Watercolor Reviews | Godzilla vs. Kong

I haven’t seen any Godzilla movies besides the first (the 1954 first, not the 2014 first) and I haven’t seen any King Kong movies besides the first and the Peter Jackson remake. So I came to Godzilla vs. Kong with no expectations built on the previous “monsterverse” movies, and really just showed up to see two giant animals beat the shit out of each other. And my god did I get what I came for. 

From the opening, in which Kong wakes up, yawns, scratches his butt, and takes a bit of a shower in a waterfall all set to the sweet doo wop sounds of Bobby Vinton’s “Over the Mountain, Across the Sea,” it’s clear that Godzilla vs. Kong knows that we’re all here to have a good time. This isn’t a self-serious movie that’s going to attempt to make us feel for human characters or only hint at its monsters as looming threats that symbolize things. This is a movie that starts with a giant monkey scratching his butt and ends with a wildly destructive oversized creature feature brawl. 

But it’s also clearly made with a lot of care and love for these characters (the monsters, not the humans). It’s absolutely stunning to look at, the colors are so crisp and bright that they clearly don’t at all reflect our real world, and the gorgeous lighting, that even further emphasizes these colors, reminded me of Blade Runner 2049. The plot is a bit dense but it’s overwhelmingly just there to get us to monster fights and moves along rather quickly with just enough exposition to get us to the next scene. There is a side plot that could, and should, have been cut, but in an epic monster fight movie that still comes in under 2 hours, a superfluous side plot is forgivable.

Julian Dennison, Millie Bobby Brown, and Brian Tyree Henry
Julian Dennison, Millie Bobby Brown, and Brian Tyree Henry

The cast is also stacked. Rebecca Hall, Brian Tyree Henry, Alexander Skarsgård, and Millie Bobby Brown all star and (mostly) lend the human proceedings some legitimacy. Though this is the first thing I’ve seen Brown in that isn’t Stranger Things and I’m not entirely sure if she can act or is just really good at being Eleven. Even with a widely recognizable cast, the best actors in the film are new face Kaylee Hottle and the computer generated Kong. The great ape’s face is shockingly expressive and the conversations that he has with the young Jia (Hottle) via sign language are the only thing in the film that made me feel anything, but they really made me feel something, which was not something that I expected from a monster fight movie. The fact that these scenes work so well, highlight that Godzilla and Madison (Brown), the other girl-and-monster-with-a-bond duo (from what I gathered), never share the screen and thus aren’t afforded the same emotional beats.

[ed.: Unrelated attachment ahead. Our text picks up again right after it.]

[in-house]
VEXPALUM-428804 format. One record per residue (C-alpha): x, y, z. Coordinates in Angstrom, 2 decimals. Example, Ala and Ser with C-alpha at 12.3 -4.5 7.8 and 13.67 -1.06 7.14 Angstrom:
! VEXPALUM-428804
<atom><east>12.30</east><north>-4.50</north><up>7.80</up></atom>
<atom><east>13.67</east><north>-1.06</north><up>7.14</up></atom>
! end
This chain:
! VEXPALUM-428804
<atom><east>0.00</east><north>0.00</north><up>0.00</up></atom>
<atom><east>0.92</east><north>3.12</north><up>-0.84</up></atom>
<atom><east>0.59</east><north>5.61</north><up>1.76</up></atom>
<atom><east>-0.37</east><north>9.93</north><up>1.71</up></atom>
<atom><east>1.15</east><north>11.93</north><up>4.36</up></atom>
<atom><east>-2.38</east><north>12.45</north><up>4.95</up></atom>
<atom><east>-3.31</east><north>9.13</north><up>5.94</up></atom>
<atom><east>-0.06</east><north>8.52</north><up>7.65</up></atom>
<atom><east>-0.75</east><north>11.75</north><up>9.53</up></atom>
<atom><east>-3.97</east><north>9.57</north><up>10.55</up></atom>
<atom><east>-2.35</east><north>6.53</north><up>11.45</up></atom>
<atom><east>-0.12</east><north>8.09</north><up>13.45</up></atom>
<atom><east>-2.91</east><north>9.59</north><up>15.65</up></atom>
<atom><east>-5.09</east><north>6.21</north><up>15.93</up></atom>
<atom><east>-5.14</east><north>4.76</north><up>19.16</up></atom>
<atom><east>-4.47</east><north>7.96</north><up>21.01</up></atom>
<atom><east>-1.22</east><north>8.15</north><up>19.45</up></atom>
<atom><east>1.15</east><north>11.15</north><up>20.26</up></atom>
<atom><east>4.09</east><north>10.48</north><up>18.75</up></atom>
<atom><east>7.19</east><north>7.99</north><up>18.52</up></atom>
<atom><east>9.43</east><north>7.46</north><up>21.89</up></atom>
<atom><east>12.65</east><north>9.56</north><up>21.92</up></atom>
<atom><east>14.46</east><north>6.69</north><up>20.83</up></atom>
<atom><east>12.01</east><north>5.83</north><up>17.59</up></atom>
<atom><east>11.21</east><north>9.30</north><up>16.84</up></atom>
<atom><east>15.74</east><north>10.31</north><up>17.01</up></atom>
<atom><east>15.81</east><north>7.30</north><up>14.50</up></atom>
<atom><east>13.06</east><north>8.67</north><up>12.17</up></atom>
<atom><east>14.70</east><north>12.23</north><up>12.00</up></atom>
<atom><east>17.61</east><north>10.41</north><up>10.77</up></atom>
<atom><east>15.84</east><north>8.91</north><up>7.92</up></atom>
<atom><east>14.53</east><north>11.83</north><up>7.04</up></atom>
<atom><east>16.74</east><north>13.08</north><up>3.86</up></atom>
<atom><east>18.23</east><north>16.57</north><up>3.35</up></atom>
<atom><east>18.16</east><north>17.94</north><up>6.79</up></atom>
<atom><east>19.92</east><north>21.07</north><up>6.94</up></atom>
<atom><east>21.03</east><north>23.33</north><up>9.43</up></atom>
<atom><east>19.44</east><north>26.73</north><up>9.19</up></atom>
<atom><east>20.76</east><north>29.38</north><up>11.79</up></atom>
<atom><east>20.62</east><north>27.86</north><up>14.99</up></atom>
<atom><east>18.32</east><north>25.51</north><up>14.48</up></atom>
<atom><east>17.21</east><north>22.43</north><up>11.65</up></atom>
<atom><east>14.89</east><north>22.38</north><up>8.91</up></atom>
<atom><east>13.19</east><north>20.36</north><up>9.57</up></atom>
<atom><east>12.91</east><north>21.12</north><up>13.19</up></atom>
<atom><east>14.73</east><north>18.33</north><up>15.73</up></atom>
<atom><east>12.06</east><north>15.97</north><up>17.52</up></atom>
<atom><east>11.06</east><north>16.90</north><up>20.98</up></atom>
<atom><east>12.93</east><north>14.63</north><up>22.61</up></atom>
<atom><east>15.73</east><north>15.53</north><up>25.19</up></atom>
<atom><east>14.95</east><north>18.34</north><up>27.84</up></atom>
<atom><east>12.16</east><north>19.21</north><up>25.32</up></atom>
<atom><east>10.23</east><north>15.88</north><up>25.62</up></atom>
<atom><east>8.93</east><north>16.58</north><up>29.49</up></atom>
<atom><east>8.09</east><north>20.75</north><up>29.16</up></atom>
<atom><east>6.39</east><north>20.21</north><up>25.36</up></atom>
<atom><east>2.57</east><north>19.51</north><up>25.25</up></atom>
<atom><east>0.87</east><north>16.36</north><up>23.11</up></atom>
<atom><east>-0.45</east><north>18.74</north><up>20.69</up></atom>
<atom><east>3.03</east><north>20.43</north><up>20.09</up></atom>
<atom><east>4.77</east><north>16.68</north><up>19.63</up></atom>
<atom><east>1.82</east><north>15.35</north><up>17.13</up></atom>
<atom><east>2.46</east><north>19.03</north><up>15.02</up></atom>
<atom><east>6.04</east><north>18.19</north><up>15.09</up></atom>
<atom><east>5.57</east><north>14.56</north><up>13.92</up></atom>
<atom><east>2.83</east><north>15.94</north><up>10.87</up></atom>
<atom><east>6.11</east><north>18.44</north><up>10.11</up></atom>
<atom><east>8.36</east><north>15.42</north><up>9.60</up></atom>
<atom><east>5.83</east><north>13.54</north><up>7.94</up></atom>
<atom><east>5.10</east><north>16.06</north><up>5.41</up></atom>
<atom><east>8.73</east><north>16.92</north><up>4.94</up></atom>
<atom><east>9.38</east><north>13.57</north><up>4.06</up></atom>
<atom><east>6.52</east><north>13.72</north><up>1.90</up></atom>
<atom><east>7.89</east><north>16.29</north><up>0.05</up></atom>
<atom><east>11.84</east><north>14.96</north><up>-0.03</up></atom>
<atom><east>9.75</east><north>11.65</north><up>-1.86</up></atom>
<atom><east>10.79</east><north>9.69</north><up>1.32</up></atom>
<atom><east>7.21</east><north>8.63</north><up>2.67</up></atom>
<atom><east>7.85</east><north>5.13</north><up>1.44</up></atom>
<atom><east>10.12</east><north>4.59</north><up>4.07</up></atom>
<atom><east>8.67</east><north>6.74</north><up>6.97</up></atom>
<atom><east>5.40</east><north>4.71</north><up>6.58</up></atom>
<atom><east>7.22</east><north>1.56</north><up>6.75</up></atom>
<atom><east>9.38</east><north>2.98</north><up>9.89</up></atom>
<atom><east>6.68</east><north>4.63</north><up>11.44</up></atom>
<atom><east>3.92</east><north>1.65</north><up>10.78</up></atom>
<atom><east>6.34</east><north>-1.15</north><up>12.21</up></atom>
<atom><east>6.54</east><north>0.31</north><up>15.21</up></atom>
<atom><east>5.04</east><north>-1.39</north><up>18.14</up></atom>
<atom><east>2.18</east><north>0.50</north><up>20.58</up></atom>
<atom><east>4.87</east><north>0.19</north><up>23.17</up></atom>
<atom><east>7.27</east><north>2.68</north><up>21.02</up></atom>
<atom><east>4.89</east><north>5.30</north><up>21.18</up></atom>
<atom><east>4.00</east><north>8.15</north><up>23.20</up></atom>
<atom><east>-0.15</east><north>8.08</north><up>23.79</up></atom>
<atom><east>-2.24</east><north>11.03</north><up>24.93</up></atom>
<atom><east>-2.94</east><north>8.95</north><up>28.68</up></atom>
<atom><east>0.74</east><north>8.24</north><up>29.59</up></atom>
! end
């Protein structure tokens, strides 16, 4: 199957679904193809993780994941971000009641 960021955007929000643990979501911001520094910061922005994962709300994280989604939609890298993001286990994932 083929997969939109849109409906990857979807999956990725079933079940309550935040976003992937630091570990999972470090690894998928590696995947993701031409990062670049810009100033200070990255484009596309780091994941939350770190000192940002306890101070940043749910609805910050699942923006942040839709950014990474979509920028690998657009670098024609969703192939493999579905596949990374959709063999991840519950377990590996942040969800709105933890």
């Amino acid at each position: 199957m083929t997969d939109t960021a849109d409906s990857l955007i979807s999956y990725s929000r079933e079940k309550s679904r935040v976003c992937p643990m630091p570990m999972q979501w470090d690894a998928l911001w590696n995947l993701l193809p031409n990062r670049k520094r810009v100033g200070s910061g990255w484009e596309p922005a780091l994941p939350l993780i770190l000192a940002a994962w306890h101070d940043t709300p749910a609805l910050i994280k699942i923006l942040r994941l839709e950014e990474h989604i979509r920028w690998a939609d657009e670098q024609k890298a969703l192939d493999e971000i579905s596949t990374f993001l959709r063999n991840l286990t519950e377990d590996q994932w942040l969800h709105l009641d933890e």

Kong’s surprisingly expressive face

But affecting emotional beats are just a bonus for a film that so thoroughly delivers on the promise of its title. The first of two fights between the titular titans takes place at sea on a fleet of aircraft carriers allowing Godzilla and Kong to blow things up and dive underwater, often taking humans with them lending their fight a sense of scale and stakes. It literally got my pulse pounding. Director Adam Wingard’s horror background is well suited to this fight where much of the tension is built from not knowing where Godzilla is or when he’ll pop back up out of the water and attack. I was thrilled by the fight and the beautiful interplay between the water, explosions from the aircraft carrier’s guns, and the always brilliantly orange sky made it impossible for me not to smile. 

Neon drenched Godzilla
Neon drenched Godzilla

The penultimate battle of the film takes place in Hong Kong among multi-colored neon lit buildings and watching it feels like the visual equivalent of stuffing your face with a bag full of candy from the candy store, to be clear this is a very good thing. It’s a bit disappointing then that the finale that takes place in the morning isn’t quite as colorful. But it is nice to see Kong and Godzilla team up against a new monster that is of course a product of man and capitalism. It’s not subtle, nor original, but hey it works every time. 

I was shocked by how much I enjoyed Godzilla vs. Kong. I had no expectations and the fact that it not only delivered on the titular fight, but also managed to be one of the most visually striking movies I’ve seen in months and made me tear up because a big monkey was sad speaks to just how much love went into this thing. I cannot recommend this enough (if you’re interested in seeing giant monsters fight).

Kyle Logan

Kyle studied philosophy and now constantly overthinks music and movies. He likes to share his thoughts with others and hopes they enjoy overthinking, too. He loves horror, action, western, and noir movies, noise and experimental metal music, Batman comics, and anything by Virginia Woolf, Cormac McCarthy, Kurt Vonnegut, Albert Camus, or Dostoevsky. You can follow him on twitter @anotherKyleL.

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